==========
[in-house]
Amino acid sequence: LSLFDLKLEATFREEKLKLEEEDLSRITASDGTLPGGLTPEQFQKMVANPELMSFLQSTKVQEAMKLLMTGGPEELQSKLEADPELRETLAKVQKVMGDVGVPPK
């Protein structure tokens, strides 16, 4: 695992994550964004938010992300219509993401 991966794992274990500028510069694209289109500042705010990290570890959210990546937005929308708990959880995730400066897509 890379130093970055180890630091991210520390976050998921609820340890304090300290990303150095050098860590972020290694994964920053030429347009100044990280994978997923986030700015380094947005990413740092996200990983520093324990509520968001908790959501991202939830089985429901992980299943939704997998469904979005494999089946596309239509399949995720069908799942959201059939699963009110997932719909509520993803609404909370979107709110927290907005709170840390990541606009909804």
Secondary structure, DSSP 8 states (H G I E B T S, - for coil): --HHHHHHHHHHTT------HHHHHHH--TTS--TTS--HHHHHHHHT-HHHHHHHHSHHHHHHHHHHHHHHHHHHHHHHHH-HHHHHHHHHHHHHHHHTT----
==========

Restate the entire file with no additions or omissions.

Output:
[in-house]
Amino acid sequence: LSLFDLKLEATFREEKLKLEEEDLSRITASDGTLPGGLTPEQFQKMVANPELMSFLQSTKVQEAMKLLMTGGPEELQSKLEADPELRETLAKVQKVMGDVGVPPK
């Protein structure tokens, strides 16, 4: 695992994550964004938010992300219509993401 991966794992274990500028510069694209289109500042705010990290570890959210990546937005929308708990959880995730400066897509 890379130093970055180890630091991210520390976050998921609820340890304090300290990303150095050098860590972020290694994964920053030429347009100044990280994978997923986030700015380094947005990413740092996200990983520093324990509520968001908790959501991202939830089985429901992980299943939704997998469904979005494999089946596309239509399949995720069908799942959201059939699963009110997932719909509520993803609404909370979107709110927290907005709170840390990541606009909804």
Secondary structure, DSSP 8 states (H G I E B T S, - for coil): --HHHHHHHHHHTT------HHHHHHH--TTS--TTS--HHHHHHHHT-HHHHHHHHSHHHHHHHHHHHHHHHHHHHHHHHH-HHHHHHHHHHHHHHHHTT----